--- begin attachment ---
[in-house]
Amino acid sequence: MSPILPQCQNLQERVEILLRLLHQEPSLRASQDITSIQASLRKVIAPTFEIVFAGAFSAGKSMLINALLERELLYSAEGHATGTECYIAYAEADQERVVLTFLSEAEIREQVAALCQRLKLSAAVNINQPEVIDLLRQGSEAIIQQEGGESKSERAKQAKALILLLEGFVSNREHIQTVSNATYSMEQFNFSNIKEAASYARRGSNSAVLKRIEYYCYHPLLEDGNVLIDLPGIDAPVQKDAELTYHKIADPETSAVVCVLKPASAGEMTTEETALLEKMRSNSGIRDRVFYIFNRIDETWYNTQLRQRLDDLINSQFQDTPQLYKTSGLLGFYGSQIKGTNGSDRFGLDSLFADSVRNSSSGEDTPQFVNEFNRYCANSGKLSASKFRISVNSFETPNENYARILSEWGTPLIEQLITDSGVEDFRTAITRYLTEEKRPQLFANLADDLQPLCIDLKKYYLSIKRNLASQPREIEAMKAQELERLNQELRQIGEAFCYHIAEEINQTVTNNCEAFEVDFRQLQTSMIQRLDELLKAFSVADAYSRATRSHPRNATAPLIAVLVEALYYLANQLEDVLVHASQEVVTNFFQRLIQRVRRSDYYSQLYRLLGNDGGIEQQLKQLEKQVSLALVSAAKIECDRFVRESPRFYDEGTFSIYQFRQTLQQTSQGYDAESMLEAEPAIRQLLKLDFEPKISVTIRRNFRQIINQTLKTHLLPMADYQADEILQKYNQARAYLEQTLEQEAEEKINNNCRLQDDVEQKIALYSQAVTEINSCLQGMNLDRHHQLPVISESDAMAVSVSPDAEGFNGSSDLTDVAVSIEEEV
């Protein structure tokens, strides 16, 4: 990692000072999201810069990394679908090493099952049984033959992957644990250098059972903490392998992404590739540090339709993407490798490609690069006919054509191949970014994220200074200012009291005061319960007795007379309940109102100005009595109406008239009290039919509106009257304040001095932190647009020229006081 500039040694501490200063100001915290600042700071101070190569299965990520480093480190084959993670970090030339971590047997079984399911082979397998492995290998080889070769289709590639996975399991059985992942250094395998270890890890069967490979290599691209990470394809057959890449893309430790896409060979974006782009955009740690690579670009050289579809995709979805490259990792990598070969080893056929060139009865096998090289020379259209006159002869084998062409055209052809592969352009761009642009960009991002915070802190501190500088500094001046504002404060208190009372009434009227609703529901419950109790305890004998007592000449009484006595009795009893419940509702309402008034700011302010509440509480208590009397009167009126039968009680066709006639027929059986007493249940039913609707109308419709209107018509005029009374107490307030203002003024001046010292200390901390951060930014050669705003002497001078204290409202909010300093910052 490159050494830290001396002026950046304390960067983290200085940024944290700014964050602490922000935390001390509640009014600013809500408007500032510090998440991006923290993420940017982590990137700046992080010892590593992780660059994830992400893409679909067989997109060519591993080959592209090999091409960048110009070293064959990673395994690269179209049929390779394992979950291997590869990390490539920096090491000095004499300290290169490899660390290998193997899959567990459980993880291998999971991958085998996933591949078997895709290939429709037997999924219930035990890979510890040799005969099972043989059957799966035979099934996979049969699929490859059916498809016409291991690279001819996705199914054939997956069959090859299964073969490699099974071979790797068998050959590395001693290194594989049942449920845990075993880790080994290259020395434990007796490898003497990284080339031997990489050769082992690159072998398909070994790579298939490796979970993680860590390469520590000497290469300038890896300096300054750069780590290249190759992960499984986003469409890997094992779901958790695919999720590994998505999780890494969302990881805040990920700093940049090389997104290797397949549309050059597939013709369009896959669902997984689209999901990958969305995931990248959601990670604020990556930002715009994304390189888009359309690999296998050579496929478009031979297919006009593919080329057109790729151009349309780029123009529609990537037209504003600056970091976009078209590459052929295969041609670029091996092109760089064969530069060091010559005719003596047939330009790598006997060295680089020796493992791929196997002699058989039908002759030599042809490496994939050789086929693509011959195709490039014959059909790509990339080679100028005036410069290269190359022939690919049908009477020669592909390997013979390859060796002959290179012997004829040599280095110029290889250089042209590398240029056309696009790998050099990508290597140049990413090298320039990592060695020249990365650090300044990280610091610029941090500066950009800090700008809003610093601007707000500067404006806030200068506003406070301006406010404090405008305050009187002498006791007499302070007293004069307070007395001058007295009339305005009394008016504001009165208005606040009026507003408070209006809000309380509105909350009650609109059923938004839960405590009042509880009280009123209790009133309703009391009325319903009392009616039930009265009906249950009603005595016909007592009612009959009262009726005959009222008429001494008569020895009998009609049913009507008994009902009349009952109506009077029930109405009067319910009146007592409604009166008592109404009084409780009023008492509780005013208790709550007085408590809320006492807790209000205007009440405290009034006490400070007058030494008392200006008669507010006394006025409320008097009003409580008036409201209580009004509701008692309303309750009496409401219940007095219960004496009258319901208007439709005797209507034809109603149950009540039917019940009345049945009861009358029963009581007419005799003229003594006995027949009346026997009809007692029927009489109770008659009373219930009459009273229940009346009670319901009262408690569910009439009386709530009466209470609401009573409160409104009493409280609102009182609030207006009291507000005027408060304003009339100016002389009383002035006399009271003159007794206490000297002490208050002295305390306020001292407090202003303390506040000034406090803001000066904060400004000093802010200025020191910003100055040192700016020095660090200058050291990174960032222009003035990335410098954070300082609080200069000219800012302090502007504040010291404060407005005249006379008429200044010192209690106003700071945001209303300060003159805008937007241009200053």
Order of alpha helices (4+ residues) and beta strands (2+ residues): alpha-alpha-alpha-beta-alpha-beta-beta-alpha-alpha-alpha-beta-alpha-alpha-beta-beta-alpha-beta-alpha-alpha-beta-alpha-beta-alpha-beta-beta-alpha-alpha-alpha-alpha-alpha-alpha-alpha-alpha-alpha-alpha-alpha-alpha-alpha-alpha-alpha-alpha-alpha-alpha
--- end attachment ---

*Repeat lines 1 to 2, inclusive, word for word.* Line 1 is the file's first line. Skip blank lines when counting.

[in-house]
Amino acid sequence: MSPILPQCQNLQERVEILLRLLHQEPSLRASQDITSIQASLRKVIAPTFEIVFAGAFSAGKSMLINALLERELLYSAEGHATGTECYIAYAEADQERVVLTFLSEAEIREQVAALCQRLKLSAAVNINQPEVIDLLRQGSEAIIQQEGGESKSERAKQAKALILLLEGFVSNREHIQTVSNATYSMEQFNFSNIKEAASYARRGSNSAVLKRIEYYCYHPLLEDGNVLIDLPGIDAPVQKDAELTYHKIADPETSAVVCVLKPASAGEMTTEETALLEKMRSNSGIRDRVFYIFNRIDETWYNTQLRQRLDDLINSQFQDTPQLYKTSGLLGFYGSQIKGTNGSDRFGLDSLFADSVRNSSSGEDTPQFVNEFNRYCANSGKLSASKFRISVNSFETPNENYARILSEWGTPLIEQLITDSGVEDFRTAITRYLTEEKRPQLFANLADDLQPLCIDLKKYYLSIKRNLASQPREIEAMKAQELERLNQELRQIGEAFCYHIAEEINQTVTNNCEAFEVDFRQLQTSMIQRLDELLKAFSVADAYSRATRSHPRNATAPLIAVLVEALYYLANQLEDVLVHASQEVVTNFFQRLIQRVRRSDYYSQLYRLLGNDGGIEQQLKQLEKQVSLALVSAAKIECDRFVRESPRFYDEGTFSIYQFRQTLQQTSQGYDAESMLEAEPAIRQLLKLDFEPKISVTIRRNFRQIINQTLKTHLLPMADYQADEILQKYNQARAYLEQTLEQEAEEKINNNCRLQDDVEQKIALYSQAVTEINSCLQGMNLDRHHQLPVISESDAMAVSVSPDAEGFNGSSDLTDVAVSIEEEV